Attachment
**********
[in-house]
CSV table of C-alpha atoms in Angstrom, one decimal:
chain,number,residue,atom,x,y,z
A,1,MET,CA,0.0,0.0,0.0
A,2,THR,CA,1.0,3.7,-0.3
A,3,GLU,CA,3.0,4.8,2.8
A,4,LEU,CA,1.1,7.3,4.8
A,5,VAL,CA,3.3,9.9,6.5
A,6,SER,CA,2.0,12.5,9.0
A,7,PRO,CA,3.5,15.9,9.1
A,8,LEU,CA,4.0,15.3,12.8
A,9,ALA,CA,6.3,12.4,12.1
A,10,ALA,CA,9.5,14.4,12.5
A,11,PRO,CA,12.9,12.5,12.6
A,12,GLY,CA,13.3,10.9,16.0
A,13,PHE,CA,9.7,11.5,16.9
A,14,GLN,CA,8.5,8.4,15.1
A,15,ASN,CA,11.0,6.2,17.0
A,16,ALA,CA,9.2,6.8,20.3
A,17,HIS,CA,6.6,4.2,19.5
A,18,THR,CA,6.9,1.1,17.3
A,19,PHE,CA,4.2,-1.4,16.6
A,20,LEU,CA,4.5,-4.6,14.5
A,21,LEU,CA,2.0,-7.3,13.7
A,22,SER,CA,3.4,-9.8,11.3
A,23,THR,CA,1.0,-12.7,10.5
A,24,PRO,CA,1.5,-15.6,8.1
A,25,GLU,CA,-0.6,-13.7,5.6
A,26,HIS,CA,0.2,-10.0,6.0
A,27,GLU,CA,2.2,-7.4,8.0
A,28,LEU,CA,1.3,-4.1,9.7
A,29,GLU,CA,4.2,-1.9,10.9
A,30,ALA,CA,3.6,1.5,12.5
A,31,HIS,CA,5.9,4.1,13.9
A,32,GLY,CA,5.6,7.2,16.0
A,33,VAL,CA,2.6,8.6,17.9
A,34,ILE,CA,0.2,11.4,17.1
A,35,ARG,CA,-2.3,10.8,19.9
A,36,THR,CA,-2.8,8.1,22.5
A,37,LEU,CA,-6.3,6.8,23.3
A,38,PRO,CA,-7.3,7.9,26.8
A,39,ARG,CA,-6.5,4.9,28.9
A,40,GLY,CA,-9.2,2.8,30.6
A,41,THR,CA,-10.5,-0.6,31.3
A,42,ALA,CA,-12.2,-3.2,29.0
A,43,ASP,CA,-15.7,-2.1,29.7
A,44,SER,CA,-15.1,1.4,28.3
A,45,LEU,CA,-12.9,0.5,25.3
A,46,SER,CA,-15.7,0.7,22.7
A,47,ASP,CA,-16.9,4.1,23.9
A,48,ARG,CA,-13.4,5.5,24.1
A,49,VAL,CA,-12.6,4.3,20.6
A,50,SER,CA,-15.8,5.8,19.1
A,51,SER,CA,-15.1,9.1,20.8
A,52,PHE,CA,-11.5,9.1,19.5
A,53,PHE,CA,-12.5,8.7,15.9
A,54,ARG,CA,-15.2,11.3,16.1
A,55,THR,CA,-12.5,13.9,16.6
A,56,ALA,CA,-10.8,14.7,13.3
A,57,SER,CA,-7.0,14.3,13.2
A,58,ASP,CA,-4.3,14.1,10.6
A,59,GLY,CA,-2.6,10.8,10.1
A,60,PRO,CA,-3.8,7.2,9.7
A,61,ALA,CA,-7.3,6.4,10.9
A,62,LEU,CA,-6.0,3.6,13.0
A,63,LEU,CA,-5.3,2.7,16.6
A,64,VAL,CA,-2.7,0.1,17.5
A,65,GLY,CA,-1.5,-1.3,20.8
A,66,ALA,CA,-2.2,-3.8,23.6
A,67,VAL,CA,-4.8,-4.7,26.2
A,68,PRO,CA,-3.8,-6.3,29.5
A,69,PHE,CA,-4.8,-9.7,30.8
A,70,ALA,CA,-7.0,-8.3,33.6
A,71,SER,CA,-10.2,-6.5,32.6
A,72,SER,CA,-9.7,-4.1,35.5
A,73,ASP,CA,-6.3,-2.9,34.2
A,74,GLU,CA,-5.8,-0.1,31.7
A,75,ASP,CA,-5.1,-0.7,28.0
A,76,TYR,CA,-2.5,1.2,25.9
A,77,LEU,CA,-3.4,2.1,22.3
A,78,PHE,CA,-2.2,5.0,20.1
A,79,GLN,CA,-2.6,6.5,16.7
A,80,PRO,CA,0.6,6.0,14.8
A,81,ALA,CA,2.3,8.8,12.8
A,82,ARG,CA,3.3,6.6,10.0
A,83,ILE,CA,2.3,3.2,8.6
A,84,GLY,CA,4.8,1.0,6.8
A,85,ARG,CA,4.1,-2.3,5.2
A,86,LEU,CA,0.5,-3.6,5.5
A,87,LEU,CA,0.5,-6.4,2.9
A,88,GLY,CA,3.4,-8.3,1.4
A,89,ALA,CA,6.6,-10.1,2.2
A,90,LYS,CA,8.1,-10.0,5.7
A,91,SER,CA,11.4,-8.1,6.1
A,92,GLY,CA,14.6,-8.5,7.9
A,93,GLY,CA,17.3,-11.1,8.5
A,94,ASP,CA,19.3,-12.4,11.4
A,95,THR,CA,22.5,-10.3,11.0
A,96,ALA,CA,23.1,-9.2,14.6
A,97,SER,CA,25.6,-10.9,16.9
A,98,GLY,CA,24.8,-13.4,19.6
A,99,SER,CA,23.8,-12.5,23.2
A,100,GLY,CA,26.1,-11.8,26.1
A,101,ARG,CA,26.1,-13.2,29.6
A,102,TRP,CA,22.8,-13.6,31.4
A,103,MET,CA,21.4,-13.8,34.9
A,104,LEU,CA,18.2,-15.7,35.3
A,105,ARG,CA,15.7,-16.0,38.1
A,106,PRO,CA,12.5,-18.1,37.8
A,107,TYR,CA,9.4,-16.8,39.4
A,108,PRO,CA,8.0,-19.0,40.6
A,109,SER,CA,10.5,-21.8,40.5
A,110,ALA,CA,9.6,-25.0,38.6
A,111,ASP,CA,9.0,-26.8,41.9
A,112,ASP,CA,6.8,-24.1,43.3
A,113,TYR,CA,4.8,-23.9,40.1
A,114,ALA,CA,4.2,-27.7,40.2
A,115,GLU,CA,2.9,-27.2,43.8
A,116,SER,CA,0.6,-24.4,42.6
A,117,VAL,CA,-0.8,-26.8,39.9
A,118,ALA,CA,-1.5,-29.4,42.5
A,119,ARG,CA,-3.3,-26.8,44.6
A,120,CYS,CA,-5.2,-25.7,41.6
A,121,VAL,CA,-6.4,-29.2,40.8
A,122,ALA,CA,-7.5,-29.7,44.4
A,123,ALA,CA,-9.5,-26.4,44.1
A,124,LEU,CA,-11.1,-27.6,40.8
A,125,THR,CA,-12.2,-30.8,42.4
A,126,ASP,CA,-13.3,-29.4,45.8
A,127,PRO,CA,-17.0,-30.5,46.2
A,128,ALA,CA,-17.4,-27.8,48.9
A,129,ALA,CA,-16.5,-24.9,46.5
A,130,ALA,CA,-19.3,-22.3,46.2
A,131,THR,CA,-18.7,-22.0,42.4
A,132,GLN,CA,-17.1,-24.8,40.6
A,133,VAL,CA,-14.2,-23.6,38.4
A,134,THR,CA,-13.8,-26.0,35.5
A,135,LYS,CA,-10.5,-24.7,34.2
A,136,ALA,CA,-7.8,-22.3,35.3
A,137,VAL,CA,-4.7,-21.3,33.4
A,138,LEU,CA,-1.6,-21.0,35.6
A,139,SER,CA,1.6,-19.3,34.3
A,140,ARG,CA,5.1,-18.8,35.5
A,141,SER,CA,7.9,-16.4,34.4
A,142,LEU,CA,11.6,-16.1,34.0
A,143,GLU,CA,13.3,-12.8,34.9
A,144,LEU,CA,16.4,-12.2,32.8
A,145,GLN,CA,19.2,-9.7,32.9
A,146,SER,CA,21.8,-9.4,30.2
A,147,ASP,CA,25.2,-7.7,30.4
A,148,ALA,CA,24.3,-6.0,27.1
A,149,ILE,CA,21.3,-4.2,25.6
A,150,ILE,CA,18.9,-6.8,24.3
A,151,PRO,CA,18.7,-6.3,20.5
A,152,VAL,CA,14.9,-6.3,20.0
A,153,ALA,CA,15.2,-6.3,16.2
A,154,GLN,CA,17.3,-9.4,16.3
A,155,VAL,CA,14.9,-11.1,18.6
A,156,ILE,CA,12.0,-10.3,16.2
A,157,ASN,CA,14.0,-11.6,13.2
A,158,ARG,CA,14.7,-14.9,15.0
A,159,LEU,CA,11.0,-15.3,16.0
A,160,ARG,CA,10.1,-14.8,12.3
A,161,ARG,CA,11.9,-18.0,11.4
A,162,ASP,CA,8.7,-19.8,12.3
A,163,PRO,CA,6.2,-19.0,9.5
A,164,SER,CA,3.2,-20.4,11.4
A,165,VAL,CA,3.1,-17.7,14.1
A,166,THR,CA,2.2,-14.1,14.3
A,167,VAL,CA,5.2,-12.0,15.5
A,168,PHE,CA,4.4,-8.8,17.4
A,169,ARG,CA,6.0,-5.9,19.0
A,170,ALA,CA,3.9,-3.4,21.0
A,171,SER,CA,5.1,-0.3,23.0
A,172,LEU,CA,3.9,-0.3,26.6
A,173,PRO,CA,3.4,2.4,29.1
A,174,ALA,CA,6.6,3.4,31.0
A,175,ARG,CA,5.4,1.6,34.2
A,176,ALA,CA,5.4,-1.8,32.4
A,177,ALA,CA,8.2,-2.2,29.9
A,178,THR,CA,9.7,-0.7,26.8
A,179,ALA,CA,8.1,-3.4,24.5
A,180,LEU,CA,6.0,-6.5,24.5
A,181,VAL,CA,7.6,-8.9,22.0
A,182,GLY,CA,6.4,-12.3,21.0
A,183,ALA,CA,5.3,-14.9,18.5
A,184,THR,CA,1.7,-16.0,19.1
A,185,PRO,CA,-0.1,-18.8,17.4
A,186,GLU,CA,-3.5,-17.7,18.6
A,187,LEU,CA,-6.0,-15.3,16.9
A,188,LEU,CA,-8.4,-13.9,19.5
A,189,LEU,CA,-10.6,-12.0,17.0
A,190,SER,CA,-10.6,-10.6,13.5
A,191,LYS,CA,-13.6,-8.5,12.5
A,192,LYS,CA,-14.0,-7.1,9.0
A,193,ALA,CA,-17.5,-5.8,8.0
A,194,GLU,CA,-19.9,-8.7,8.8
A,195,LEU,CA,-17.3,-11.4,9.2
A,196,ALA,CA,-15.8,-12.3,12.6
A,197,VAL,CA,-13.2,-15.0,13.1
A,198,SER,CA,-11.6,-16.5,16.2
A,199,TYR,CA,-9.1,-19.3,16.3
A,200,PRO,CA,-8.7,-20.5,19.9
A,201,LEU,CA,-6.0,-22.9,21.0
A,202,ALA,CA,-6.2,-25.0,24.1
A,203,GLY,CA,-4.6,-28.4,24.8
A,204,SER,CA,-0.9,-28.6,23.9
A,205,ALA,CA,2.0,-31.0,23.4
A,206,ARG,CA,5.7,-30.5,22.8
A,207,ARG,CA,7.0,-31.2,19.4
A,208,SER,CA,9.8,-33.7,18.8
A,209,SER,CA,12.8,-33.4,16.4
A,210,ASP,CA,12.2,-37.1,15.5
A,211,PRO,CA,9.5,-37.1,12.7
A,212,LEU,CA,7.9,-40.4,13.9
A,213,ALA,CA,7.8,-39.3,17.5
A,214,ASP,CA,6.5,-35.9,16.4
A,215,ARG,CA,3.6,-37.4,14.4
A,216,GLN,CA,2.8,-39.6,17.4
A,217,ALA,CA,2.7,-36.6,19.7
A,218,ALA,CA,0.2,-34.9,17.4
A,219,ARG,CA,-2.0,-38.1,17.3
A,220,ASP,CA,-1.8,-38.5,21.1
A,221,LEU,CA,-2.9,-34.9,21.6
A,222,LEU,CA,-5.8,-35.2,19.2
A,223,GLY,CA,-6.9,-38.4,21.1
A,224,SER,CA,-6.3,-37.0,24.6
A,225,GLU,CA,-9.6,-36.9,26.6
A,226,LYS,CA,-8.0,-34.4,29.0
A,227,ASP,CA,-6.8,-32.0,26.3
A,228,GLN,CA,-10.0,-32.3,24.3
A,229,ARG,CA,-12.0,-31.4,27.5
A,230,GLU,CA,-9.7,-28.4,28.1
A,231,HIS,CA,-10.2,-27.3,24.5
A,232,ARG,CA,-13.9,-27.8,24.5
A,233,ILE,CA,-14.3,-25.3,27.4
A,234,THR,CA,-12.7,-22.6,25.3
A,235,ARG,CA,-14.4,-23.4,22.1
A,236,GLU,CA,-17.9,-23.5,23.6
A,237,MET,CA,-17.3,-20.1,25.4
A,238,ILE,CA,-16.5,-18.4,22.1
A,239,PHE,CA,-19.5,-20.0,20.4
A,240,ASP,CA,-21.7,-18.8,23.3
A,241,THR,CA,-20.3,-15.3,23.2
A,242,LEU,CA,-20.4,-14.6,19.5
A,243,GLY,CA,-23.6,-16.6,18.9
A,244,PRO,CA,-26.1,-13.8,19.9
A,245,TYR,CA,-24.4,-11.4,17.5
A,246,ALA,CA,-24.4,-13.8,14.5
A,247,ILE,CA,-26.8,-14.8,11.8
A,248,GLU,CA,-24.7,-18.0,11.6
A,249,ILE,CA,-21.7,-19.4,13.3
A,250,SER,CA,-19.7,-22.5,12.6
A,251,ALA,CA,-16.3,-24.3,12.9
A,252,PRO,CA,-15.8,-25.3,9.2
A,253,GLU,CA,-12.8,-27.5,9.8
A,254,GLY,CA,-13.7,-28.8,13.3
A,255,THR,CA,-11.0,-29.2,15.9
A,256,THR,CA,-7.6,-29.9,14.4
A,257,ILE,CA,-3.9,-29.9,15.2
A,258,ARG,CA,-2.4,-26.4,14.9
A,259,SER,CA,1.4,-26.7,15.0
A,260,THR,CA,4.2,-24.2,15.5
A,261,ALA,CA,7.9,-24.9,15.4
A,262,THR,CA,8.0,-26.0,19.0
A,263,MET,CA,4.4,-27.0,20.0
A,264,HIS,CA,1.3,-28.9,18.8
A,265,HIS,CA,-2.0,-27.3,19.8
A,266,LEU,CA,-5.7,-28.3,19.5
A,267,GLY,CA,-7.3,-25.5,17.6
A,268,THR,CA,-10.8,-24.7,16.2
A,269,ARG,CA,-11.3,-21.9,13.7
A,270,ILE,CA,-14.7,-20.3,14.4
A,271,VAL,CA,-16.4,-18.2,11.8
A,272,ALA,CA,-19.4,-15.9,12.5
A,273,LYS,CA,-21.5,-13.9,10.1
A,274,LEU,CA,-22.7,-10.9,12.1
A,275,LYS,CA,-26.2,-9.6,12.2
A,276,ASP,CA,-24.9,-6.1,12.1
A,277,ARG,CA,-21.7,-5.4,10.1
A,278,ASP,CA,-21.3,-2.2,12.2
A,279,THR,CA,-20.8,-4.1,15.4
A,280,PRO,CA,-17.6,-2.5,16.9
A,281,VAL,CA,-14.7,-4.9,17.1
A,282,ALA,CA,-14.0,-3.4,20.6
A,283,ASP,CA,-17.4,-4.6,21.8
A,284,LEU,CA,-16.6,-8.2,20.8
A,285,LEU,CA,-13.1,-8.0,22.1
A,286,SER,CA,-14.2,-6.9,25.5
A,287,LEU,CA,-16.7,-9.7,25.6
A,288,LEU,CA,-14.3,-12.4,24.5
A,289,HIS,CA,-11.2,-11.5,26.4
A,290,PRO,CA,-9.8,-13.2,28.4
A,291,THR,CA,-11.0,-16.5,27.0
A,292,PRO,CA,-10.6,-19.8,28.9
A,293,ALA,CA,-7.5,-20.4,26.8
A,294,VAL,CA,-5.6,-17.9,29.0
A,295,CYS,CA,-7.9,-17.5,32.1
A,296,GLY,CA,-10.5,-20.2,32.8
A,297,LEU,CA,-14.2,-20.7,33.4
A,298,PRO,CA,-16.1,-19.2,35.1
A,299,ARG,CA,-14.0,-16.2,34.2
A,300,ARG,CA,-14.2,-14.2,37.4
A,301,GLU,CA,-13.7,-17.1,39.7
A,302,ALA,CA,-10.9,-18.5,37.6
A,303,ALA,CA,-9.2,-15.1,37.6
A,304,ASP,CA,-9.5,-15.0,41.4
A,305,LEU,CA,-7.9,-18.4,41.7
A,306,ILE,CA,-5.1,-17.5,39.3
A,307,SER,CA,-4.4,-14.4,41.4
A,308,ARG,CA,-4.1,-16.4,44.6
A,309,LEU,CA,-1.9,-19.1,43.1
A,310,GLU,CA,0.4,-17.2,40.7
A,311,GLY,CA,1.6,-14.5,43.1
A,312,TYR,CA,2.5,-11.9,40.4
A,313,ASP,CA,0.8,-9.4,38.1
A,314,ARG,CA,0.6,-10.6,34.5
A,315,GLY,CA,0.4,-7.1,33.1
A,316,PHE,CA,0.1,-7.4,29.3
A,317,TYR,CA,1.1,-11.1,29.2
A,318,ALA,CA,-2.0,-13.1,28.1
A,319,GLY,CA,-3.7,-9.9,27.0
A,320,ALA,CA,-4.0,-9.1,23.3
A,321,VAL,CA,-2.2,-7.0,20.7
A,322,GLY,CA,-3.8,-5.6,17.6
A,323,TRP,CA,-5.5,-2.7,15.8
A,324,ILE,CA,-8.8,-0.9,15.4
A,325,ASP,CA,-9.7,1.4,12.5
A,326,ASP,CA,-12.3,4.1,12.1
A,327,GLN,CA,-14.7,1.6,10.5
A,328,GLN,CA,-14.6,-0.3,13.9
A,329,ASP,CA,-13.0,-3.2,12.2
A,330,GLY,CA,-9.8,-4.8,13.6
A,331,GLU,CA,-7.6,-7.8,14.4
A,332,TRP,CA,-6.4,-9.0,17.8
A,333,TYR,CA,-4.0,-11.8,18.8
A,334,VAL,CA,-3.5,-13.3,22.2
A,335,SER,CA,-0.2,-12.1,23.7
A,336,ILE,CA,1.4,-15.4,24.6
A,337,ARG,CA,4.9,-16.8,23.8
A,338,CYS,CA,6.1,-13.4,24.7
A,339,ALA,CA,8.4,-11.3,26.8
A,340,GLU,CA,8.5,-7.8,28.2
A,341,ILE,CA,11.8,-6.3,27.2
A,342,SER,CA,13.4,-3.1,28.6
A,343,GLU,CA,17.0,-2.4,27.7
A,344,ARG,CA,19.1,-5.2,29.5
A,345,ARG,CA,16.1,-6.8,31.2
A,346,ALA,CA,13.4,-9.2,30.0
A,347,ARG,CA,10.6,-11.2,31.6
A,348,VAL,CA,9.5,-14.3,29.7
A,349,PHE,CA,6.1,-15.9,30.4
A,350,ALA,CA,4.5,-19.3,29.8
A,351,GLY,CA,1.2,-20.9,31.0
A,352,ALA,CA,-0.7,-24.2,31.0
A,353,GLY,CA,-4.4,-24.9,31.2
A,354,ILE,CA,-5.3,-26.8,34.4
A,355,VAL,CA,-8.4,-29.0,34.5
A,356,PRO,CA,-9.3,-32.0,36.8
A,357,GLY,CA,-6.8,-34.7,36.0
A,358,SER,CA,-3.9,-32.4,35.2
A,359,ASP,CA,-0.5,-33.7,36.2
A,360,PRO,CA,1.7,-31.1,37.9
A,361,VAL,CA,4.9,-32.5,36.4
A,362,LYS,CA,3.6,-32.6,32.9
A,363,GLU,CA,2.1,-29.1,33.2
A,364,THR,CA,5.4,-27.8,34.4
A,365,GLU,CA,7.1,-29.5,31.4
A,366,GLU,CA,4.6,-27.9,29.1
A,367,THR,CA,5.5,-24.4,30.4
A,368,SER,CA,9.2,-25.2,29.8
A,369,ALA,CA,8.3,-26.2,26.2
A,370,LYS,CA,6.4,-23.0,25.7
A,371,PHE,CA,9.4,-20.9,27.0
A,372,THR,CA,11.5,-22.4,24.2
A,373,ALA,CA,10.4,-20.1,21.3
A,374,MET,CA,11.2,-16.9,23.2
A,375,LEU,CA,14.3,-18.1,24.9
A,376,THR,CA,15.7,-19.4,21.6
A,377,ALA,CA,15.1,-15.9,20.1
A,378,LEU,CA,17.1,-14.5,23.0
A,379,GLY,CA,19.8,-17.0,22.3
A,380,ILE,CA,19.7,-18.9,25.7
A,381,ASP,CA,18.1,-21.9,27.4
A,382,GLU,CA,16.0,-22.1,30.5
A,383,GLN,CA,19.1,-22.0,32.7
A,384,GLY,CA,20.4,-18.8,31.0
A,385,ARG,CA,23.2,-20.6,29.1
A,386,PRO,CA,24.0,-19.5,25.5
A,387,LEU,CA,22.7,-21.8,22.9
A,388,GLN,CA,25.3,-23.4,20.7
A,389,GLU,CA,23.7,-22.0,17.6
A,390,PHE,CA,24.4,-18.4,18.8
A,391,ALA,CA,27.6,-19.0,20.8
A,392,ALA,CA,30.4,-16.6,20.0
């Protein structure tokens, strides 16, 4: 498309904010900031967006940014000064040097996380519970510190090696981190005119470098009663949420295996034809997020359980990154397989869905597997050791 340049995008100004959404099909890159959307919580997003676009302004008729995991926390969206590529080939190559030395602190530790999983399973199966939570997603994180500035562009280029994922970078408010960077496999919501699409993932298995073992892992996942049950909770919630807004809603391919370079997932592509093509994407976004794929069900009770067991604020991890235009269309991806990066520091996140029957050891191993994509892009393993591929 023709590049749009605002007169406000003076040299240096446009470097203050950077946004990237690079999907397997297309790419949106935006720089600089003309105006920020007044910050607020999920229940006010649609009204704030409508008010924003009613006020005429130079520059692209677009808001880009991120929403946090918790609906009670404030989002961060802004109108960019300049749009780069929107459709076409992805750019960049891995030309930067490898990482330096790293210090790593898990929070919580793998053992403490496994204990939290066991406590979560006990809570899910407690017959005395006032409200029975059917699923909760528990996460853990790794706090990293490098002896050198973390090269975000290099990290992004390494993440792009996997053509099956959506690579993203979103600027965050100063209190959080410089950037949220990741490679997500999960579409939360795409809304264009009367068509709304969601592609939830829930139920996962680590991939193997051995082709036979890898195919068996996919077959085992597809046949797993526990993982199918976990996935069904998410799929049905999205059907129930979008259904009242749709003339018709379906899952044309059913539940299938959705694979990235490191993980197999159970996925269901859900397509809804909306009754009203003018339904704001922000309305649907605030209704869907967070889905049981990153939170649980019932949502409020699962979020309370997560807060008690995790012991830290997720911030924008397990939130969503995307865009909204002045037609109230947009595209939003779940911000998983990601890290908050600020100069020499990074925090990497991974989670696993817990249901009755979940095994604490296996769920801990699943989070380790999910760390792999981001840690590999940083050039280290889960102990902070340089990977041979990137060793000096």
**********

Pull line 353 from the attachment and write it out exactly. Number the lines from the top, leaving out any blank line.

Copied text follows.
A,350,ALA,CA,4.5,-19.3,29.8